Elizabeth is an evangelist and expert of project management with more than a decade of experience as a PM in healthcare and financial services. She is the member of Association for Project Management and has a number of impressive publications. She has written widely on the subject of project management and manages her own blog: Girl’s Guide to PM. When she started her career back in 2006, there were very few female project management professionals and she strongly felt that the profession of project management requires female voice as well. She began her project management journey in a male-dominated industry and today, due to her sheer hard work, female project managers are also given importance and invited to speak at prestigious project management events and conferences. Elizabeth has won an award for her contributions to the world of project management and continues to serve the project management community with her blog and active social presence.
TaskQue: There used to be very few female project management professionals when you started working, what actually inspired you to choose project management?
Elizabeth Harrin: I didn’t know what I wanted to do when I left university so I joined a graduate training scheme that allowed me to test a number of different areas. I discovered a department called Business Re-engineering which is basically project management and process improvement. It felt like I had found something I could really enjoy. It was all about lists, making changes, organizing people, getting things done. I had no idea prior to that that I could find a job that would play to my natural strengths.
TaskQue: Your website girls guide to PM is at core, formed with a vision to promote project management scope in women, as back in 2006 you felt that Project management field was missing female viewpoint, what do you think as a possible reason for lack of women interest in choosing project management as a career field?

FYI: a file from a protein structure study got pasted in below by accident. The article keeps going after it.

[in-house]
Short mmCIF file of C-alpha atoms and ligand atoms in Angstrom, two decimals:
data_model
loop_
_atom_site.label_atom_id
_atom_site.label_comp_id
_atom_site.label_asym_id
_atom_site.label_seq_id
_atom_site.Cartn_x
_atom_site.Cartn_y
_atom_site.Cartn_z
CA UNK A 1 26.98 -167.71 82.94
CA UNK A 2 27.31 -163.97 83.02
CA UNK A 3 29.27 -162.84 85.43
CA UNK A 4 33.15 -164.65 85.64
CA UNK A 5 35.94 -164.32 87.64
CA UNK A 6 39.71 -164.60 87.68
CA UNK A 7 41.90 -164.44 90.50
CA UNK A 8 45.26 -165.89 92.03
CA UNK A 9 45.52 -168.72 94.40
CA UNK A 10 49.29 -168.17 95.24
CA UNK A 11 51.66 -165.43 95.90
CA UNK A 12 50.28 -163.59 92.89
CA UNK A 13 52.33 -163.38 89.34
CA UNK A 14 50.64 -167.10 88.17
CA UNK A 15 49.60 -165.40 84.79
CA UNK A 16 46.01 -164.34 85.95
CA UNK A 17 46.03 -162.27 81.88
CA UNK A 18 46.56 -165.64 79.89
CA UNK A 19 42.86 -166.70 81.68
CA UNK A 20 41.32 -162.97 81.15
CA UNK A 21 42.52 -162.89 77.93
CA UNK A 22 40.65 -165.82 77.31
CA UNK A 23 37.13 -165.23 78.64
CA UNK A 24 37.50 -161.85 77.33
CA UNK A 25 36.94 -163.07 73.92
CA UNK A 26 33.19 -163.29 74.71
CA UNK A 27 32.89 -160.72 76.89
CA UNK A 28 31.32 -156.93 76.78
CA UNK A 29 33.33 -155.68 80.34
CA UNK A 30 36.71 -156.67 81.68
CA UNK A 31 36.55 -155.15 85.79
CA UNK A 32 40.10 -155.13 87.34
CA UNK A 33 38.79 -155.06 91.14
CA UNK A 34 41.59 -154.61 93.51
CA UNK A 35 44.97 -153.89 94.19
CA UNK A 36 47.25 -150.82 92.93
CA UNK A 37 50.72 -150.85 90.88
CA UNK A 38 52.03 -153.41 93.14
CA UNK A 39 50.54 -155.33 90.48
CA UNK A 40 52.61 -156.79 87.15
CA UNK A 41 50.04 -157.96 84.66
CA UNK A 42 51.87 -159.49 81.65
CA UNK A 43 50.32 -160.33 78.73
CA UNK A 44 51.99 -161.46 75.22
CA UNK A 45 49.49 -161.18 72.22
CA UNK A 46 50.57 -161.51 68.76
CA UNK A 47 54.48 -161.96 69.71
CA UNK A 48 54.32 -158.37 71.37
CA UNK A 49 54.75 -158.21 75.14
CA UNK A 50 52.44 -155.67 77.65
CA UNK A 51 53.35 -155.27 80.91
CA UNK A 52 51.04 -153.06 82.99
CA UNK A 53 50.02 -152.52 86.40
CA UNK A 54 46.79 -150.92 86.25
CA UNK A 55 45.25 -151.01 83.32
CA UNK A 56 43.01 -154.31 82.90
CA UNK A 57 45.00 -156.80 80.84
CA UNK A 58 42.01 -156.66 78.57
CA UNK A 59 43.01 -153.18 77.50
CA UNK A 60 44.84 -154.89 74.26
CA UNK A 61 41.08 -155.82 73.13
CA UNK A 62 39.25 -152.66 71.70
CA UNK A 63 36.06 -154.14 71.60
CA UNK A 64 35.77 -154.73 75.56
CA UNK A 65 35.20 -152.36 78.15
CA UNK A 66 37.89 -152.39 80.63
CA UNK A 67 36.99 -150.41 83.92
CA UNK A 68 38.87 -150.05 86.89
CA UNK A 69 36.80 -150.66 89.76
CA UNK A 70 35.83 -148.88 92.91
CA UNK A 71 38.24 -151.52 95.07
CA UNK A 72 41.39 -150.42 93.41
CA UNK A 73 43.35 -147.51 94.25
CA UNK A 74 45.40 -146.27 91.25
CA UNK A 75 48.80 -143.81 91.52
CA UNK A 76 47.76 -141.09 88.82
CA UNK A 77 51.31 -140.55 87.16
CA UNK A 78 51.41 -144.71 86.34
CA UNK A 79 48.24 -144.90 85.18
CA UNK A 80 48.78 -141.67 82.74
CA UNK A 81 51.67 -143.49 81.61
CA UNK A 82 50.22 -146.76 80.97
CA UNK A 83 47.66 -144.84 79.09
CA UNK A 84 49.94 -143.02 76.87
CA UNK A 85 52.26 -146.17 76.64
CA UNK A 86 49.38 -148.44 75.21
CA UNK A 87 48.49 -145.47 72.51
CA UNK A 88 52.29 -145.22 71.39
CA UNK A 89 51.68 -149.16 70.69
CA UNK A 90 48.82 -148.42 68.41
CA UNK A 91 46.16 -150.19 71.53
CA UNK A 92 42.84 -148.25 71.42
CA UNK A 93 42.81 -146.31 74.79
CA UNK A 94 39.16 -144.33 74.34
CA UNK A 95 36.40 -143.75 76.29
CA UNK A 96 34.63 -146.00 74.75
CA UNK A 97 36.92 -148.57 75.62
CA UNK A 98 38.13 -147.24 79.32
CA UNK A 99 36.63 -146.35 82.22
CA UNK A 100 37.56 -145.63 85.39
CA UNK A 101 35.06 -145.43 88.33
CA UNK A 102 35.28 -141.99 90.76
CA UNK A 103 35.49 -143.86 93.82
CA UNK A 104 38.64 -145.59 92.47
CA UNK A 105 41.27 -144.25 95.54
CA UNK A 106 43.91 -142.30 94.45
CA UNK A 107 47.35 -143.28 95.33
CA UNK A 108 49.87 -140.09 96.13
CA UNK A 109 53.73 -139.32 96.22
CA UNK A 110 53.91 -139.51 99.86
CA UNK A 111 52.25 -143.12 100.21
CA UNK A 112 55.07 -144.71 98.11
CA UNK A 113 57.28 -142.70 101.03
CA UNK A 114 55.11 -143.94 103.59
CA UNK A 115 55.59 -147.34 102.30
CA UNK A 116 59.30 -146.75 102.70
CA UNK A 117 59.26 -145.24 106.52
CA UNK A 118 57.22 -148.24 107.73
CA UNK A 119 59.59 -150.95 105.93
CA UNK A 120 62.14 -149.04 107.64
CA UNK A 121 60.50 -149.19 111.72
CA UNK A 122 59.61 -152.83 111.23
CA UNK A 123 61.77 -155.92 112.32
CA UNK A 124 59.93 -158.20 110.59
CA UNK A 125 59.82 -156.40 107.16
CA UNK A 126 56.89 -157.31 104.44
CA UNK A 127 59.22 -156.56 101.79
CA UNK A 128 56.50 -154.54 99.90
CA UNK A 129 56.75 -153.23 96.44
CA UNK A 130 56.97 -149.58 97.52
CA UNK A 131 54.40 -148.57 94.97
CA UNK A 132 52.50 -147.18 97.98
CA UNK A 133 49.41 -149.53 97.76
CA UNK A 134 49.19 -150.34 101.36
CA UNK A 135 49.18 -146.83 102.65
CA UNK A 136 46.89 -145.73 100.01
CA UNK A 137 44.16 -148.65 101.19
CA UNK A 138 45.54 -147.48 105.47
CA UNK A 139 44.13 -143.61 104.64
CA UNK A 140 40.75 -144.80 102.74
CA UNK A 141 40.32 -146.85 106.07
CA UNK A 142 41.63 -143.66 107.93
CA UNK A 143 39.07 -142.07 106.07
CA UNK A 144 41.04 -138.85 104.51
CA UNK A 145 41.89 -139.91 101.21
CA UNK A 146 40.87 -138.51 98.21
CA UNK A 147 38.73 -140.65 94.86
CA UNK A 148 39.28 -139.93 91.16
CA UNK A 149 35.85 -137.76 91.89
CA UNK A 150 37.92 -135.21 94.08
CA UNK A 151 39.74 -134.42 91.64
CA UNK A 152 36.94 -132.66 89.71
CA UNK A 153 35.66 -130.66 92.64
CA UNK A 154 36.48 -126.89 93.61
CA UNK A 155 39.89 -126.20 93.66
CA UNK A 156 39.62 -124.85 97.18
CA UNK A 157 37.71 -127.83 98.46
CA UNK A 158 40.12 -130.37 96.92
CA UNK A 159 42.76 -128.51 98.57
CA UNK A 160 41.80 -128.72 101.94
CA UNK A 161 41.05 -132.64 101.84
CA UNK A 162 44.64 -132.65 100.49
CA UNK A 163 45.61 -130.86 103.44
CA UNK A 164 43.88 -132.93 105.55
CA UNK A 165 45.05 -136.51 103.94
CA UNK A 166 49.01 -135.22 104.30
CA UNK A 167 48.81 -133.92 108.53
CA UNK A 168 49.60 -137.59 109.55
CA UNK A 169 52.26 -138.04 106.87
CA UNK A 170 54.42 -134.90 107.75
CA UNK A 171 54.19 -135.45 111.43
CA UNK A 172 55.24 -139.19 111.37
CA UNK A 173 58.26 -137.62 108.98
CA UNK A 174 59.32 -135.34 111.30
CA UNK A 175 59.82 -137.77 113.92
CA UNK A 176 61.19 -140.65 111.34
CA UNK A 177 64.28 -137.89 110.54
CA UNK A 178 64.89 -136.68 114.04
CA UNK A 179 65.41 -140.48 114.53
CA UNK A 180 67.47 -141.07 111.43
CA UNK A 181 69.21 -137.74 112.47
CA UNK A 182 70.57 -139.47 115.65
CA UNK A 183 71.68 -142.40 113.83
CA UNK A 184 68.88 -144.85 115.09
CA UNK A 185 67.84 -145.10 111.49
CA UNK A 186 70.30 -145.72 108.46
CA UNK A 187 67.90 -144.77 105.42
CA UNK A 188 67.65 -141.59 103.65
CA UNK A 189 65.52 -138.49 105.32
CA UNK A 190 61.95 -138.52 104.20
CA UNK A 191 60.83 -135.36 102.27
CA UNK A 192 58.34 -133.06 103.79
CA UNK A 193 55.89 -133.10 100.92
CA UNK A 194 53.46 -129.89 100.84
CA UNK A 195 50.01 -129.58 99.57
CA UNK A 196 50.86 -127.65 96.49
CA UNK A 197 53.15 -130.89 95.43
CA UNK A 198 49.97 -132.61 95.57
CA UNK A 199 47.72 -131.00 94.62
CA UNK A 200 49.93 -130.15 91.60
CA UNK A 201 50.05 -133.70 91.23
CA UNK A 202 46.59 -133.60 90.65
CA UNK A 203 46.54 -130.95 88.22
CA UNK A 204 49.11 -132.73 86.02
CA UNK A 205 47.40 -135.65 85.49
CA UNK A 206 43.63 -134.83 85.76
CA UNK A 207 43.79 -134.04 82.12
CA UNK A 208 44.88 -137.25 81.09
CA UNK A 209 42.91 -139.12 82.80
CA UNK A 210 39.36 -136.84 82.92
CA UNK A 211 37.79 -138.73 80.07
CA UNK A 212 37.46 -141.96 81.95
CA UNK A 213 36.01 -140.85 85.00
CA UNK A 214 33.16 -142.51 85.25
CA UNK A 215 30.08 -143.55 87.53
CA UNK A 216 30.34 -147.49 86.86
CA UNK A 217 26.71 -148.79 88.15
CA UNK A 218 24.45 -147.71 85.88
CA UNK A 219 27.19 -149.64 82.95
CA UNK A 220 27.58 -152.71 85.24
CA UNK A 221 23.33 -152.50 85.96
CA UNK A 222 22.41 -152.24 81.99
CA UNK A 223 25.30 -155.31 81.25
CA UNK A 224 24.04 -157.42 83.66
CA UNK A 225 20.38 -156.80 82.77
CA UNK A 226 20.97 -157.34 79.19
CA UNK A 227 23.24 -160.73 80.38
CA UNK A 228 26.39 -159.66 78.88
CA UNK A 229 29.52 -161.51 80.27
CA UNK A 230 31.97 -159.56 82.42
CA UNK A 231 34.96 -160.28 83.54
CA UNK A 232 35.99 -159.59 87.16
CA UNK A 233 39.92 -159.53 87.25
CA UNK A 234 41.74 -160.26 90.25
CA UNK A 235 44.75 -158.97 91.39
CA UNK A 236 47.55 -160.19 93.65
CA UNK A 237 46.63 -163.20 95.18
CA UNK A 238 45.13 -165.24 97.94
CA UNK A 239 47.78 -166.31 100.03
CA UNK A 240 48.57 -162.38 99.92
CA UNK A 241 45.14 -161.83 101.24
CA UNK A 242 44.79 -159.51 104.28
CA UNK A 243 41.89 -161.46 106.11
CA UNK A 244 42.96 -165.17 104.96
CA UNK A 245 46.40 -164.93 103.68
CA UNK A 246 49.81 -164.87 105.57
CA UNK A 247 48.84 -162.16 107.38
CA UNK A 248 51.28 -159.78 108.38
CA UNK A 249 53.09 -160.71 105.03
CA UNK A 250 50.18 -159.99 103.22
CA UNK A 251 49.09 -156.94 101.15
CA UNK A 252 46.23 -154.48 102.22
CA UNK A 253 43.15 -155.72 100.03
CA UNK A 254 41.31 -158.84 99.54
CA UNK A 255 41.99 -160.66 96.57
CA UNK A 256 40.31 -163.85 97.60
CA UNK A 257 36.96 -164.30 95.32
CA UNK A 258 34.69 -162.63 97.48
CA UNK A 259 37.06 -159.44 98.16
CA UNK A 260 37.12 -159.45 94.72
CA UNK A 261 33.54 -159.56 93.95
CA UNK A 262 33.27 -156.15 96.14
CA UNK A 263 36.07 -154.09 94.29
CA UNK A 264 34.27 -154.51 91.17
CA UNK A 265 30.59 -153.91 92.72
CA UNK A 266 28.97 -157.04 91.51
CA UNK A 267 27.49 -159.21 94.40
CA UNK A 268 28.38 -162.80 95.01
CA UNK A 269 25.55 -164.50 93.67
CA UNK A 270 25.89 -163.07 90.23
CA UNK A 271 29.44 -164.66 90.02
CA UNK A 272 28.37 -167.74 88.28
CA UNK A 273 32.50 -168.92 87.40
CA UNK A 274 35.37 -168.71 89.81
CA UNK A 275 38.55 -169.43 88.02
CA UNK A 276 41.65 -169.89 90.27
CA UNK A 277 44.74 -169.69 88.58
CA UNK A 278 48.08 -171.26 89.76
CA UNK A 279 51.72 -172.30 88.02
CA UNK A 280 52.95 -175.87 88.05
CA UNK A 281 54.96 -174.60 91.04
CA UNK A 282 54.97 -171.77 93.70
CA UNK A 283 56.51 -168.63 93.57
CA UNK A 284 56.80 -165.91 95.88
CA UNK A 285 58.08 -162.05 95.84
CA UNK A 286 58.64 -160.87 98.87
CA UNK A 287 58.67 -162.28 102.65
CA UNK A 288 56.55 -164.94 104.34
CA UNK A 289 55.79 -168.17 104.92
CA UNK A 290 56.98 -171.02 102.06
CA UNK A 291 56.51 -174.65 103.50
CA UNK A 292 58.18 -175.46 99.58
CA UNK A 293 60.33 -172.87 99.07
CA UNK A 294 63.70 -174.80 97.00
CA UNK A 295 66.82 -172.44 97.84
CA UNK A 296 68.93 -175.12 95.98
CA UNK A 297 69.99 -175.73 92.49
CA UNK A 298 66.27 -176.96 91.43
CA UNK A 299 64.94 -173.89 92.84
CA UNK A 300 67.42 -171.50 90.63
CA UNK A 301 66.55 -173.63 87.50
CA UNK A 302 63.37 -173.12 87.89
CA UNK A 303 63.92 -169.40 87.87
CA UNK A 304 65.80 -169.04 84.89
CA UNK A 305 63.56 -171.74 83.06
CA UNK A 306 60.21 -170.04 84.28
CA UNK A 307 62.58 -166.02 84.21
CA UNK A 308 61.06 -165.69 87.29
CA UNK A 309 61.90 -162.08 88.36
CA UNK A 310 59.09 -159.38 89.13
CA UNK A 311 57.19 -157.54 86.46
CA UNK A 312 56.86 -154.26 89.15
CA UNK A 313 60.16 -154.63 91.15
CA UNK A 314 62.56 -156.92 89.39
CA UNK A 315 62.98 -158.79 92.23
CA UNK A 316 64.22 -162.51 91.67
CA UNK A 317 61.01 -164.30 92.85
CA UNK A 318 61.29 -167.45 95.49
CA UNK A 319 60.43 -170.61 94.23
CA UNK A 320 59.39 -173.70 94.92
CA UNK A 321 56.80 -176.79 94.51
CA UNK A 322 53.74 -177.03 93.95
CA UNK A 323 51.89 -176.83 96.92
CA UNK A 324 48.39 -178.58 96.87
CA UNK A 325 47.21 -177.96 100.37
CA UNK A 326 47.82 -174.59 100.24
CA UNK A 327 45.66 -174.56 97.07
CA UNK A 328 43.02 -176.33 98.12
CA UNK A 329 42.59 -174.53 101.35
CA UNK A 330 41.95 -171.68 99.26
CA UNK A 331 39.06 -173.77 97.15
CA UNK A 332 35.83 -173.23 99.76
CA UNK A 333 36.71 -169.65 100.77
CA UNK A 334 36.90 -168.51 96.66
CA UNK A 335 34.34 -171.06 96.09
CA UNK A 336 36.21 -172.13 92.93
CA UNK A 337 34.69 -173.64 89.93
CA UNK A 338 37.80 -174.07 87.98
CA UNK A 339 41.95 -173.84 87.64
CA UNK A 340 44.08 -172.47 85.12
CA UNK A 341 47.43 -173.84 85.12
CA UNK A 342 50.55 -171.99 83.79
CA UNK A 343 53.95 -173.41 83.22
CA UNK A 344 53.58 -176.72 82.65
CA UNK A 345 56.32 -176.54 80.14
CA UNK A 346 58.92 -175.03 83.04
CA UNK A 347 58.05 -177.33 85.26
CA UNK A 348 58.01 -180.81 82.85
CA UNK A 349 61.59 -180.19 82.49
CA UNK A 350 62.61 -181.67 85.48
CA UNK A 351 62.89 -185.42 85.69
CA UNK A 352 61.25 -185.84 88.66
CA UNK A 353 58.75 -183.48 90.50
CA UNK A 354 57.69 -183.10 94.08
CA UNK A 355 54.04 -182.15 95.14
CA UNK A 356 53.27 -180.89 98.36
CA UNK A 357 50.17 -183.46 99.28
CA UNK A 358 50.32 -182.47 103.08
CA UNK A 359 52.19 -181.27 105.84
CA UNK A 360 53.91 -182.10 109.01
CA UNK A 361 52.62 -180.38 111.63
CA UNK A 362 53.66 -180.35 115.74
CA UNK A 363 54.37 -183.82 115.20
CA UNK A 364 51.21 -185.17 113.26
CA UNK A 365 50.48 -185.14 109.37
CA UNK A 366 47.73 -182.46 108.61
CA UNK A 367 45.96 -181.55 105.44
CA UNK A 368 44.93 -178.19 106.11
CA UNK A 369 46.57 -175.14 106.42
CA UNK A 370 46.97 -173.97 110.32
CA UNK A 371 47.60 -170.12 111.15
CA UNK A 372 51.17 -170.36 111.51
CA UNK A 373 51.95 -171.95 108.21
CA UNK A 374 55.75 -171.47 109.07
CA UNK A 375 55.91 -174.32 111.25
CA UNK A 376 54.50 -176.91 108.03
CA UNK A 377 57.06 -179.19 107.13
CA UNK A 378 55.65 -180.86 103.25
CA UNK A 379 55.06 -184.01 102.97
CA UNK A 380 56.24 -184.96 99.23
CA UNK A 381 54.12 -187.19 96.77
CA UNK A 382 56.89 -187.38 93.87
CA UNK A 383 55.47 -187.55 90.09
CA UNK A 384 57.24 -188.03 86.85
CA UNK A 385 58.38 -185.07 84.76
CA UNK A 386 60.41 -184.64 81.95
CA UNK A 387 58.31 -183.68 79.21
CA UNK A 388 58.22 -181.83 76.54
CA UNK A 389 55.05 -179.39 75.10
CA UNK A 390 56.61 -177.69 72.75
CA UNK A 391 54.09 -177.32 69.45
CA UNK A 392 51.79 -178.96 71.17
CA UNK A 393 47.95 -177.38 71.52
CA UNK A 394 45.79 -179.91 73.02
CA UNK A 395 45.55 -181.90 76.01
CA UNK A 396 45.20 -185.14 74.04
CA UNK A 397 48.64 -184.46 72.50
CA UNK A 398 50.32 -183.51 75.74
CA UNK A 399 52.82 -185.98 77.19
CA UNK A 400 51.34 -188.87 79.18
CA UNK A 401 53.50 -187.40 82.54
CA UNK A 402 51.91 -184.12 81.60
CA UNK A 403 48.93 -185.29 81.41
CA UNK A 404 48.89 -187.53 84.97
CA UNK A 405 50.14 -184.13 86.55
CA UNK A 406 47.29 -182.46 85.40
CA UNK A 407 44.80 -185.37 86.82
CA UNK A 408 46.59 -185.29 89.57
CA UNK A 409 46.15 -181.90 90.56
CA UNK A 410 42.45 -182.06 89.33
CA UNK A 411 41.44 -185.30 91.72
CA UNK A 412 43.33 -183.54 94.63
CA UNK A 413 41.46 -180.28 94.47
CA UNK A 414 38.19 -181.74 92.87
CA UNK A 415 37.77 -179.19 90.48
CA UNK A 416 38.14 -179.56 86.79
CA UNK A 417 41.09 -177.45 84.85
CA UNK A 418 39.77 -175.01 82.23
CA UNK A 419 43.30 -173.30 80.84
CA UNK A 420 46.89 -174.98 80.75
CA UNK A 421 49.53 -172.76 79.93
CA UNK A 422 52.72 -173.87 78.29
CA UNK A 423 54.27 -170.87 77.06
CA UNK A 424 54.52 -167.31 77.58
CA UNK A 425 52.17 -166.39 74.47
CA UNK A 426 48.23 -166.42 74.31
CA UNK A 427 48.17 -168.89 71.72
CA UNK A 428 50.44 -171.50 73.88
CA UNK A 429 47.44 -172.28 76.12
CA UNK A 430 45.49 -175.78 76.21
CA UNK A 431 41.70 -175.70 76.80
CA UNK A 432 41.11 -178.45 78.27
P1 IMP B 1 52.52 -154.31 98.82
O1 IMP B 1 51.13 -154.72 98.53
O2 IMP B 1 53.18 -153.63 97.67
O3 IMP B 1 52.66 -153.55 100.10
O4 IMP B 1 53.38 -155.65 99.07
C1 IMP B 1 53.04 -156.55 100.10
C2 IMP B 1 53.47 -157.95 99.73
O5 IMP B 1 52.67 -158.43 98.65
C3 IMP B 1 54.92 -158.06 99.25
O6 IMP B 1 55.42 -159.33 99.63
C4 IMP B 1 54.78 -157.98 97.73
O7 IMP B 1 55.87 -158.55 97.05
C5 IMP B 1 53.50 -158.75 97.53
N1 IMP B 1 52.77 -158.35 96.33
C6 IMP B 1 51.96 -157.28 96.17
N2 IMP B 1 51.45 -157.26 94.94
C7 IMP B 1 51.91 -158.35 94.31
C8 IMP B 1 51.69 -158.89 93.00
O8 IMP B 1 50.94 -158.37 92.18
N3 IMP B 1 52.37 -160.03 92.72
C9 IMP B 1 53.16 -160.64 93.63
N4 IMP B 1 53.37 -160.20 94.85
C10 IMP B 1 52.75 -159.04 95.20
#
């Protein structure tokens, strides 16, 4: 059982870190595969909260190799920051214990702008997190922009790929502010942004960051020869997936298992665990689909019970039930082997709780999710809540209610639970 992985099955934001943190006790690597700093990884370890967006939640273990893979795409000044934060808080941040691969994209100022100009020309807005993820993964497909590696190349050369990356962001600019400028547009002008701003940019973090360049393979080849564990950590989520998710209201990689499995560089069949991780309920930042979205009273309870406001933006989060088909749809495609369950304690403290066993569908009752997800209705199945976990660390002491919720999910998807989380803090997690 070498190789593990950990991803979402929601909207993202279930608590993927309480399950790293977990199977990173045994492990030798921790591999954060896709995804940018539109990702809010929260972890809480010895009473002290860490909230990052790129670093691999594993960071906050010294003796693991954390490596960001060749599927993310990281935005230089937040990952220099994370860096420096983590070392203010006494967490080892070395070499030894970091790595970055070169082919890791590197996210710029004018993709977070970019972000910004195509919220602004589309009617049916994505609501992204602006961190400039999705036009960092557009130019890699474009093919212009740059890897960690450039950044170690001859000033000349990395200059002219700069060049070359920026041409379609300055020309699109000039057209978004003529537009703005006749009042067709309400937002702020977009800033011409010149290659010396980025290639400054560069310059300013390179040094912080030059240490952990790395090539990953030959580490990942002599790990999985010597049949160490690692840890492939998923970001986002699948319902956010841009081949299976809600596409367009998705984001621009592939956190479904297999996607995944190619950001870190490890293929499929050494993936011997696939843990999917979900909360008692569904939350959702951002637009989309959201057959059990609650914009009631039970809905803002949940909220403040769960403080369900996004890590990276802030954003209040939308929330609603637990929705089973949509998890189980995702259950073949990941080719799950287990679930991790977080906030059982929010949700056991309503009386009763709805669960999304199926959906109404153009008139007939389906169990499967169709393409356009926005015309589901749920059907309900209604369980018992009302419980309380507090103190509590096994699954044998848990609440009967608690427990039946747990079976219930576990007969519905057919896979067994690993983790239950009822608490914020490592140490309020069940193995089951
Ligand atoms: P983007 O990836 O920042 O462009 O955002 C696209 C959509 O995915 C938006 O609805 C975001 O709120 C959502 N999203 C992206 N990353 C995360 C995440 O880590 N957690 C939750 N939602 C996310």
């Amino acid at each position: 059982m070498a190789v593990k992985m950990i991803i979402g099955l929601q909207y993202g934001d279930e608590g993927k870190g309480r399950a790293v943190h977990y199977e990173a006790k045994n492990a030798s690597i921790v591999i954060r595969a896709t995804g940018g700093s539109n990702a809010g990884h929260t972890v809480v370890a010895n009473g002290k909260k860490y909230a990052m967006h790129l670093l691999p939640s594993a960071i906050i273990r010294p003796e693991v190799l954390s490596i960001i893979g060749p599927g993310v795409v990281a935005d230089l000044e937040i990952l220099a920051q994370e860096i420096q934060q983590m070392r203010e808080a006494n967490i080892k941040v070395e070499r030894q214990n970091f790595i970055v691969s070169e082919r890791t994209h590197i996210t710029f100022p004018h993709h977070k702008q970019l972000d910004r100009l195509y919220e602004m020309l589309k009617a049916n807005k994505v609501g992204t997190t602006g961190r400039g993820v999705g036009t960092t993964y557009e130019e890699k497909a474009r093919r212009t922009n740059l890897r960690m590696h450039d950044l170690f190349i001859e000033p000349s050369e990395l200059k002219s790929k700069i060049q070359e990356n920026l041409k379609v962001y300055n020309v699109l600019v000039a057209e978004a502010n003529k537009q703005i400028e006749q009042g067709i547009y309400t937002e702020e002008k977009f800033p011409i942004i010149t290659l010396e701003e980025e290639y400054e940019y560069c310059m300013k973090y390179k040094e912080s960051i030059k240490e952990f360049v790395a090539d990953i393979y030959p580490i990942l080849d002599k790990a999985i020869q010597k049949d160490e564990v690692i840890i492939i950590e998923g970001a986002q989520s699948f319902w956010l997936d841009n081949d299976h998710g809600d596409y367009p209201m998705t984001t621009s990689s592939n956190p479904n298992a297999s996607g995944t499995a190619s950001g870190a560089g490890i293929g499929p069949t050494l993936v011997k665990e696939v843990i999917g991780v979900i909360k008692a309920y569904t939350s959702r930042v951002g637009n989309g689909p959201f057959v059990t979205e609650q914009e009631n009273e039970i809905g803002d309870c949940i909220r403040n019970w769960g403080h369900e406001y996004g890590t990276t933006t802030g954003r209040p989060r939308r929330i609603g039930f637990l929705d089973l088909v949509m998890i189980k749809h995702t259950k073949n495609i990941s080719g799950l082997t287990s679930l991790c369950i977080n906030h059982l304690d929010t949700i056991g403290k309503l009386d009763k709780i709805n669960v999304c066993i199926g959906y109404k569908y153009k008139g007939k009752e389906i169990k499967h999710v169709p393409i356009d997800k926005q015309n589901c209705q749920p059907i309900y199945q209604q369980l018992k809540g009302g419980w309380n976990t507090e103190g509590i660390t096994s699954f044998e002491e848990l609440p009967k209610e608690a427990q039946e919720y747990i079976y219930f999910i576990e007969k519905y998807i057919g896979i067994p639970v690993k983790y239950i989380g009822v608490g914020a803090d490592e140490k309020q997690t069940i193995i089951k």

Elizabeth Harrin: I don’t think there’s ever been a lack of women interested in project management as a career – although I know in some industries there are fewer women represented than in others. I think the issue back then, and to some extent, this is still the case, is that women aren’t represented publicly in project management thought leadership roles i.e. as the authors of magazine articles, blog posts and as speakers at conferences.
I’m not sure what the reason behind this is. In my experience, it’s never been a lack of available talented women. Perhaps the people who organize conferences don’t find the talent easy to source. Perhaps women are more interested in getting the job done and less on the self-promotion that is necessary to secure visibility in the field. I think it’s a mix of issues with both supply and demand. From the people I speak to, there are fewer women putting themselves forward for these opportunities, although I do think that is getting better now as conference convenors, in particular, look to source balanced representation at events.
If you are reading this and would like to write for your industry press or speak at an event, just contact the organizers and volunteer!
TaskQue: You set a vision for yourself to promote women in the discipline of project management such as you gave the example of the world of finance where women share ratio of 50/50, how much do you think you have been successful in fulfilling your vision so far?
Elizabeth Harrin: It’s impossible to say with any certainty! I am contacted by people regularly who appreciate what I do, but I can’t personally take any credit for shifting the needle in the wider PM environment.
One comment that did stick to my mind was from a (male) lecturer who taught African women project management. He said that he used my website as an example of what it was possible to achieve – in other words, as inspiration for his students that project management was a real job and that women could excel at it.
TaskQue: Whatever you do, you do quite proficiently as you have got awards for writing on project management as well as your blog, Girls Guide to PM, has also received an award, what is your recipe of excelling in every field you put your hand in?
Elizabeth Harrin: Ha! I certainly don’t excel in every field otherwise I would have knitted a jumper by now – something I promised myself I would do years ago and has never achieved. But it’s kind of you to say.
My recipe is just to keep learning. Do the research and don’t expect anyone to hand you anything on a plate. I know a lot about social media, blogging, WordPress configuration and web design but I have taught myself. I read a lot and I test a lot of things. You only get better if you keep trying.